Geico burnout vs. new paradigm churn-out.
Here’s a fresh idea for bold national TV advertisers. One and done. Okay, maybe five and done is better. Create and run TV spots 5 times then take them off the air and move them to the web. A question many large agencies asked back in the day of the $385,000 TV commercial and still ask is “What is the burn out rate”? How many times can a consumer can see a TV spot before his/her eyes start to bleed.
In today’s fast twitch media, where clicking is a sport, the burn out factor has grown even more sensitive. This is why sooner or later Geico is going to need to chill. I was reading today about The Gap and its desire to become more relevant to the younger set – more relevant is a euphemism for sell more – and I’ve also been reading about Denny’s, similarly strategized. The former will do nice ads and burn, burn, burn them. The latter is running ads only a few times, then driving people to the web to watch them on-demand, on-desire, in longer form. Denny’s and Gotham get the target’s media habits and will save money. Gap and Ogilvy will not…unless.
Unless they use the new “five and done” model. Should Ogilvy decide to turn itself into a crafty, creative TV production studio for the Gap it will have a chance. Buy high profile mass reach media and run their ads only a handful of times. Then move on. Lots of freshies. Story-tell with lots of chapters, a la James Patterson. And it shouldn’t necessarily be a serial story, just a gestalt-y all around the brand strategy story.
Smart shops can create spots at low costs these days. Fast twitch ads, not burn out campaigns, are what the daring will do. That’s what the youth market wants. Peace.
April 23, 2018 in Marketing
In one of Hilary Clinton’s campaign speeches on the topic of “playing the women card’ she uses a meme-able statement “Deal Me In.” She liked it so much she used it repeatedly in her Democratic National Convention speech. In context, it was a wonderful, powerful sentiment. It became a campaign theme and meme. A […]
April 20, 2018 in Marketing
Social Media is a great tactic for marketers. But how great is yet to be determined. There’s a famous quote from John Wannamaker who once said, and I paraphrase, “I know half of my advertising is working, problem is, I’m not sure which half.” If retailer extraordinaire Wannamaker says only half his advertising is working, […]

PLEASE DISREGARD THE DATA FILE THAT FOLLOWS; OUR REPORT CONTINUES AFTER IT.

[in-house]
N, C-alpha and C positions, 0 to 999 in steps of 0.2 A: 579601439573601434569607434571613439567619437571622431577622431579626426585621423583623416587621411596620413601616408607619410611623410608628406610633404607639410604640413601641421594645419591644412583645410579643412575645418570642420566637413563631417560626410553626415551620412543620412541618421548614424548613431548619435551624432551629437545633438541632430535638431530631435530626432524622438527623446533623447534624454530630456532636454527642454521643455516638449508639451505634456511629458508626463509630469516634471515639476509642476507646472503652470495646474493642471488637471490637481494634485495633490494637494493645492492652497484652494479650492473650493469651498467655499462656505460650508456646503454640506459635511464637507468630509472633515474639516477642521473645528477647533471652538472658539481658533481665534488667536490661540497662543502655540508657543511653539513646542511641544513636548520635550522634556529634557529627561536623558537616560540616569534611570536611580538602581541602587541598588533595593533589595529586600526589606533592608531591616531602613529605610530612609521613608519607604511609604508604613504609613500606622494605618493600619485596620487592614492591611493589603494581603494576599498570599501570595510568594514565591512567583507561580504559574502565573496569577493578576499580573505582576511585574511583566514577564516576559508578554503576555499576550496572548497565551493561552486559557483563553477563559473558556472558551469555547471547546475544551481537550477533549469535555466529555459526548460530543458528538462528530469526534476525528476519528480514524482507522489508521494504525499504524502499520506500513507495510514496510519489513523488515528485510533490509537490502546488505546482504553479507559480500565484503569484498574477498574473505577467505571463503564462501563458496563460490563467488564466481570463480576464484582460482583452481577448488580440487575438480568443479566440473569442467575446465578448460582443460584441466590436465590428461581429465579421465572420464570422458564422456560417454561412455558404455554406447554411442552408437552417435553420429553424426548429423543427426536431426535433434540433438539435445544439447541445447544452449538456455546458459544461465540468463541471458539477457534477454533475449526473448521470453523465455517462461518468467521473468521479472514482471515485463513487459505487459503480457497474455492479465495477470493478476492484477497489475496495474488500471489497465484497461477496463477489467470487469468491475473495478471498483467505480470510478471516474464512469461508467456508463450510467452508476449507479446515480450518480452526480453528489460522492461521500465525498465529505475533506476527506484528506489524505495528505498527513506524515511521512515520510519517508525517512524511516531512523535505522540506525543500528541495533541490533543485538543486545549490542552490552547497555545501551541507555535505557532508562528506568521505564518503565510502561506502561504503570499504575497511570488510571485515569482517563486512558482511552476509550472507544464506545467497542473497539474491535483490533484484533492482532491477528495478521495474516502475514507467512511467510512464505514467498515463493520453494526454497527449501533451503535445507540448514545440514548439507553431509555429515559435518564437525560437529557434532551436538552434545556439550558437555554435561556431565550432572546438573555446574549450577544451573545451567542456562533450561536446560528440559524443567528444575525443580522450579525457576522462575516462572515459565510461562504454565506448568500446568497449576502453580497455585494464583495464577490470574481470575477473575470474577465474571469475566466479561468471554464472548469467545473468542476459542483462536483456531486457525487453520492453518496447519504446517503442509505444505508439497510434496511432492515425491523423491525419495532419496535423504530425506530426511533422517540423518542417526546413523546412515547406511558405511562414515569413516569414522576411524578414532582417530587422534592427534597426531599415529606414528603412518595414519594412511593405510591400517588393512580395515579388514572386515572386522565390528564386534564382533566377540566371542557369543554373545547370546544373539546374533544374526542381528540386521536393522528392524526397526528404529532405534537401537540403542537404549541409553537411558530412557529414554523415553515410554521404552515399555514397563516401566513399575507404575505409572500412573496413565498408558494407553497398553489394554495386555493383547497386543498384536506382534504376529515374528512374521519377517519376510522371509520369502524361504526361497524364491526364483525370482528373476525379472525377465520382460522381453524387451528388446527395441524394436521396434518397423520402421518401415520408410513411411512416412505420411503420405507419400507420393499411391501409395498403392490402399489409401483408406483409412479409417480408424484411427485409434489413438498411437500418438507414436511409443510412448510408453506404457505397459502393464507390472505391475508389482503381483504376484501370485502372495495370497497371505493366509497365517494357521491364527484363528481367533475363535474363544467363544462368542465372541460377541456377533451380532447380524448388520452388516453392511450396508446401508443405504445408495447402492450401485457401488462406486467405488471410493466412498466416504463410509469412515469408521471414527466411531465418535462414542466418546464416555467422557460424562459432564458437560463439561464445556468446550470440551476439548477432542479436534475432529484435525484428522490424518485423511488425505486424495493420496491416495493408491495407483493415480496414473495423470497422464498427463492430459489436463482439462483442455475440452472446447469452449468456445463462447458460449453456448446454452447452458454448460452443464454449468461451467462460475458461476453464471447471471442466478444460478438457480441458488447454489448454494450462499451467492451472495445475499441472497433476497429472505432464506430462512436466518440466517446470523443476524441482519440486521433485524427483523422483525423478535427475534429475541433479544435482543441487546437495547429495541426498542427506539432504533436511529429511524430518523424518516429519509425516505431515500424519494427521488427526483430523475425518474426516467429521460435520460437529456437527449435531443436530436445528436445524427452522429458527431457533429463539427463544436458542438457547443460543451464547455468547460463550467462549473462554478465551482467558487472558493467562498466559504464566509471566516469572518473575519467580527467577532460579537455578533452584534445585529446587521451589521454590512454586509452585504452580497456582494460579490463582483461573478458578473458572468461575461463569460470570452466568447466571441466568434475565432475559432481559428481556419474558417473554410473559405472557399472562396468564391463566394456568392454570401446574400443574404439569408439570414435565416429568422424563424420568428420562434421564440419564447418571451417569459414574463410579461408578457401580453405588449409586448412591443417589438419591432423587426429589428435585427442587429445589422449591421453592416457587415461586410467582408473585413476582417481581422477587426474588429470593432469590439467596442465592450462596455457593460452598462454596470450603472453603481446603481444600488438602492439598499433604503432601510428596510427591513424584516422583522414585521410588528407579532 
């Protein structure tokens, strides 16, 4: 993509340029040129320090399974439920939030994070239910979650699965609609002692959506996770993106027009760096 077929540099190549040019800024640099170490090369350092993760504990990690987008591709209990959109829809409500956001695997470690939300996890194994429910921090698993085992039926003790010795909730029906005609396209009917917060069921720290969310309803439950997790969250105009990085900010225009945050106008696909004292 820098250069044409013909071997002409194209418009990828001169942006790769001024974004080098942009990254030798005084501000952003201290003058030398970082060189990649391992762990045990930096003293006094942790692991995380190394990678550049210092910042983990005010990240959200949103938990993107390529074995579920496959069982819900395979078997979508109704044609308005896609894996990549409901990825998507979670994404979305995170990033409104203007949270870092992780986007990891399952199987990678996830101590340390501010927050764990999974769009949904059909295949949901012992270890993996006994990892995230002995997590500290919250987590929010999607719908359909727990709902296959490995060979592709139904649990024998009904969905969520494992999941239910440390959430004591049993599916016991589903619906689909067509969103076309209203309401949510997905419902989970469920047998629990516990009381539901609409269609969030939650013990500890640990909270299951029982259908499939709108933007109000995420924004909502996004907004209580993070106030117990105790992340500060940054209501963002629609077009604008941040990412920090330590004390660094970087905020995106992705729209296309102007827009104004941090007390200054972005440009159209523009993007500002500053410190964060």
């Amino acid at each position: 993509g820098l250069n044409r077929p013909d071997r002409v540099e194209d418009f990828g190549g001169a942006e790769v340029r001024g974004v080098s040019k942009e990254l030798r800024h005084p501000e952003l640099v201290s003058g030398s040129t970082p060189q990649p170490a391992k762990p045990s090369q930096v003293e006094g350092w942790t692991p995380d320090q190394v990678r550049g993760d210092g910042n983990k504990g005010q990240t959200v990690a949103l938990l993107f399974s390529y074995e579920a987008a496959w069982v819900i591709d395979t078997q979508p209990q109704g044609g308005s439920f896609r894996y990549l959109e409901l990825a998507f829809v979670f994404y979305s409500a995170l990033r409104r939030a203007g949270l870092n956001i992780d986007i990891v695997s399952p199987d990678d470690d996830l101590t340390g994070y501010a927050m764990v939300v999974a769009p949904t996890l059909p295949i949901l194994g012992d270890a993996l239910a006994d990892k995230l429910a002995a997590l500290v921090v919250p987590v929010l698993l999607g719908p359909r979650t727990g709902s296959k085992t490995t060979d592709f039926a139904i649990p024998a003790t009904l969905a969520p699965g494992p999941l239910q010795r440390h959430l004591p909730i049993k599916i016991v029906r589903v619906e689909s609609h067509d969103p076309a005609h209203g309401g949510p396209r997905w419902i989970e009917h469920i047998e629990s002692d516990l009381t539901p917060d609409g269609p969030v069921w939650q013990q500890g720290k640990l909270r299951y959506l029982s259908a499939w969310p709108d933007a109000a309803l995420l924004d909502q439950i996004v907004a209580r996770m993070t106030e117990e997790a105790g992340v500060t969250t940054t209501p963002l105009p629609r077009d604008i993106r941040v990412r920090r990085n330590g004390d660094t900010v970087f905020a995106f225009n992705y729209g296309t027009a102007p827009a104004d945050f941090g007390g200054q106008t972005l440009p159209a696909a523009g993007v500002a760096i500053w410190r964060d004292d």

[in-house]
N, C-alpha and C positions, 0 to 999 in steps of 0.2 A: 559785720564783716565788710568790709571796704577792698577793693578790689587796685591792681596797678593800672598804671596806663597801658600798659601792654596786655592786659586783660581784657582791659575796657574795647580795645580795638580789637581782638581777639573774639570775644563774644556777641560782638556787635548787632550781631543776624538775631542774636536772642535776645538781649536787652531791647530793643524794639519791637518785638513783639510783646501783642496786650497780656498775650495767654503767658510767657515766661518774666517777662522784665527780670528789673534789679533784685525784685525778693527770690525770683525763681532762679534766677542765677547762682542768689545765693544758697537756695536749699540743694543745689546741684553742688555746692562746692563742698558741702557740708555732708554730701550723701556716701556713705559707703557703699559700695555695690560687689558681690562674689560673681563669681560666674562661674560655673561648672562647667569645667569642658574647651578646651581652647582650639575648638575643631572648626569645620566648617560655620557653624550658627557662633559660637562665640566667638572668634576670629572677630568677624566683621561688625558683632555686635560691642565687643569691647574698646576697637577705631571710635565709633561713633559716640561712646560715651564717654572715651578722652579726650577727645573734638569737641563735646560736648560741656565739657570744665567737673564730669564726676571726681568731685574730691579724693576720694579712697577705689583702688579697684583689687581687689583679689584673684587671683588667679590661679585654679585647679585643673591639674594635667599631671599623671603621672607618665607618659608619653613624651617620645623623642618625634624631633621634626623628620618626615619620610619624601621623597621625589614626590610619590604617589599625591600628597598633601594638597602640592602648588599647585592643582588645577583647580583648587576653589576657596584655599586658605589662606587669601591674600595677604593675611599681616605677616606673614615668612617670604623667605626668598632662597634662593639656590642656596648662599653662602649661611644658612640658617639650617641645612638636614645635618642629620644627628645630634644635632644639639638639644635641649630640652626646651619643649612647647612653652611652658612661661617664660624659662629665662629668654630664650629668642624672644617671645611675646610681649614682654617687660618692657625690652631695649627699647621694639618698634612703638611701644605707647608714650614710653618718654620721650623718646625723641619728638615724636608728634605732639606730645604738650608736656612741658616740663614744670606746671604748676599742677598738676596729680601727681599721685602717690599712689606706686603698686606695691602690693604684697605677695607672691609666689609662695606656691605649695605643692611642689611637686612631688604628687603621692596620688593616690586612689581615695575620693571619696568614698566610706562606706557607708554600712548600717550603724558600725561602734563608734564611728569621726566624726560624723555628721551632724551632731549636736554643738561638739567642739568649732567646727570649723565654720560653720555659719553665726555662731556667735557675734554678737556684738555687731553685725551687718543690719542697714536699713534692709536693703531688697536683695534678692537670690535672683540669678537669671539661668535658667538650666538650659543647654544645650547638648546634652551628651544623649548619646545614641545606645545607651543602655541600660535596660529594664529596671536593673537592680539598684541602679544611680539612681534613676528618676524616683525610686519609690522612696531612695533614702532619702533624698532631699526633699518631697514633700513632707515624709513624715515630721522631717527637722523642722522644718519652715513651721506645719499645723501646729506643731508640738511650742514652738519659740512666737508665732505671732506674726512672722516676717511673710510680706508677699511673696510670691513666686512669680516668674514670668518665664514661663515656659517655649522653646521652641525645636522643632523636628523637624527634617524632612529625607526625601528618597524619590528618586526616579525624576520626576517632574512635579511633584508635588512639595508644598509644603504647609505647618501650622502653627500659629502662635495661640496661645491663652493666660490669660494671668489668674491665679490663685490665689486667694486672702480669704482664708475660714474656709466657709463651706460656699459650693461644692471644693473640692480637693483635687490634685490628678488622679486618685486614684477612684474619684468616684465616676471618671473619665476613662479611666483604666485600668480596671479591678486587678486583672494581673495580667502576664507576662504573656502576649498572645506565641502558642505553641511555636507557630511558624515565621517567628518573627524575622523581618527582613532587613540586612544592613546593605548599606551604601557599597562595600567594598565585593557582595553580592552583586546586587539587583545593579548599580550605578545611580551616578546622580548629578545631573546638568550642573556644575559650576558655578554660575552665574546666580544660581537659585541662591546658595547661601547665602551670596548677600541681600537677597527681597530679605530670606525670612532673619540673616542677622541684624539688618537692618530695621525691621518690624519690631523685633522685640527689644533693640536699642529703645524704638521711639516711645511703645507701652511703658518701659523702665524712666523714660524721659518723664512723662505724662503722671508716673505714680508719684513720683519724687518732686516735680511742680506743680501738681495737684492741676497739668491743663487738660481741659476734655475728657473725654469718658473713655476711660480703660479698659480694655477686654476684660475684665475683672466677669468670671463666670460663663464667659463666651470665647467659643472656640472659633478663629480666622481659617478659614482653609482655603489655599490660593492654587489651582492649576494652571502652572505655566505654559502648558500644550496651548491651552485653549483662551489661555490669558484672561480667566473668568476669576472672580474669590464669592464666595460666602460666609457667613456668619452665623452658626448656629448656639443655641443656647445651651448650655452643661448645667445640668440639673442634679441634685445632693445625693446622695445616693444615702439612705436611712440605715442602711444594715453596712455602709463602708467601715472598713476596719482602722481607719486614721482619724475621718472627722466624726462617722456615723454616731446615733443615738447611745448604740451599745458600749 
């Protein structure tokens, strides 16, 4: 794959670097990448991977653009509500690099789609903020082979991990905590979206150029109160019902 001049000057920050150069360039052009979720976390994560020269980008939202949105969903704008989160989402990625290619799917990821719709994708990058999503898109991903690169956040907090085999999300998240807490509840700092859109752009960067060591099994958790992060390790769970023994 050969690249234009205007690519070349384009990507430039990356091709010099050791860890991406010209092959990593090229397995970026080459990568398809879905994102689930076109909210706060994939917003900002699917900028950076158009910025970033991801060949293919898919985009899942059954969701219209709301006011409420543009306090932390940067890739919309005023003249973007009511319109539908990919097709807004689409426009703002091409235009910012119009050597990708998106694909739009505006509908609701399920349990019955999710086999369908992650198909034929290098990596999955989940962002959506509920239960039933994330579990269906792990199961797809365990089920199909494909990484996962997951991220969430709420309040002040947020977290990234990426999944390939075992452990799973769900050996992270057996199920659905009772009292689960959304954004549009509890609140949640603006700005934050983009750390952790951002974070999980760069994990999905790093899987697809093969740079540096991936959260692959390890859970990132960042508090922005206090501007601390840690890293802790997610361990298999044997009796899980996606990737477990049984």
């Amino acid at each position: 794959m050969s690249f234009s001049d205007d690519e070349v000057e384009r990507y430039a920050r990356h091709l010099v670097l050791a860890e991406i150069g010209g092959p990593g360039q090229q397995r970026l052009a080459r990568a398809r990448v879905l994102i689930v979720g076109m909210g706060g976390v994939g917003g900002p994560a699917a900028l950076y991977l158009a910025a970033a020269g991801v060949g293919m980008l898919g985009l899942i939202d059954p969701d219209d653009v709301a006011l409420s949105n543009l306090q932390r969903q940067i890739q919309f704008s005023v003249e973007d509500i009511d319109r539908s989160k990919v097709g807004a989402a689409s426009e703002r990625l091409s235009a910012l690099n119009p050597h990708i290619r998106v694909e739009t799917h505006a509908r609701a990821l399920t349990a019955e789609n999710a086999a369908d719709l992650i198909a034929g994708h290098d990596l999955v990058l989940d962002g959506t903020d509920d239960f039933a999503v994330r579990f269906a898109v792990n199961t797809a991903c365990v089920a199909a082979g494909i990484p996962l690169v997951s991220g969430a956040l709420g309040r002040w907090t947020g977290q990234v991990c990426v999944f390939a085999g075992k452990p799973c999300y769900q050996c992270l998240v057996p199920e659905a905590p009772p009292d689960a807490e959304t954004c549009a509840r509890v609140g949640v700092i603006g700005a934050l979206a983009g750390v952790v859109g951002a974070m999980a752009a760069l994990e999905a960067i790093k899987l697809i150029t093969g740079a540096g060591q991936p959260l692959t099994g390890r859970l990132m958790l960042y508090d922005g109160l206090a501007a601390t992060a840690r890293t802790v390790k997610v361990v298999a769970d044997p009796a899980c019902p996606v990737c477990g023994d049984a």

April 19, 2018 in Marketing
The hottest advertising topic of the day is digital ad privacy. Mark Zuckerberg brought his suit to Washington last week to answer questions about privacy before Congress and now those interested understand they can turn privacy settings on. Where and how to do it may be a bit of a slog, but at least they […]
April 17, 2018 in Marketing
When I ask new clients “What is your product strategy?” I get a funny look. Typically, they respond with something like “Make the best possible product, meet the specific needs of the customer, and provide it with a level of service the exceeds their expectation.” Or some such goulash. Even service companies will use similar […]
April 13, 2018 in Marketing
Kylie Jenner’s makeup sold $420 million in 18 months with minimal advertising beyond her Instagram posts. Her lip kits and eyeshadow palettes, at one point, retailed for $27 and $42 respectively. At a street fair on Long Island teen girls were falling over themselves to buy the stuff. The police showed up after a while, […]
April 12, 2018 in Marketing
“According to several studies, showing or simply feeling gratitude has mental health benefits, including promoting a happy frame of mind.” The New York Times, Of Interest column, 4/12/2018. As I think about all the brand strategies I’ve written, I’m hard pressed to come up with a claim and proof array that ties to gratitude. […]
April 11, 2018 in Marketing
Mark Pritchard, Proctor & Gamble’s CMO has asked Publicis, WPP and Omnicom to create a hybrid consumer agency to service a portion of his North American business. The collaboration, he hopes, will yield better creative and better economics. (Insert silent giggle here.) When the boss asks for something and is willing to pay for something, […]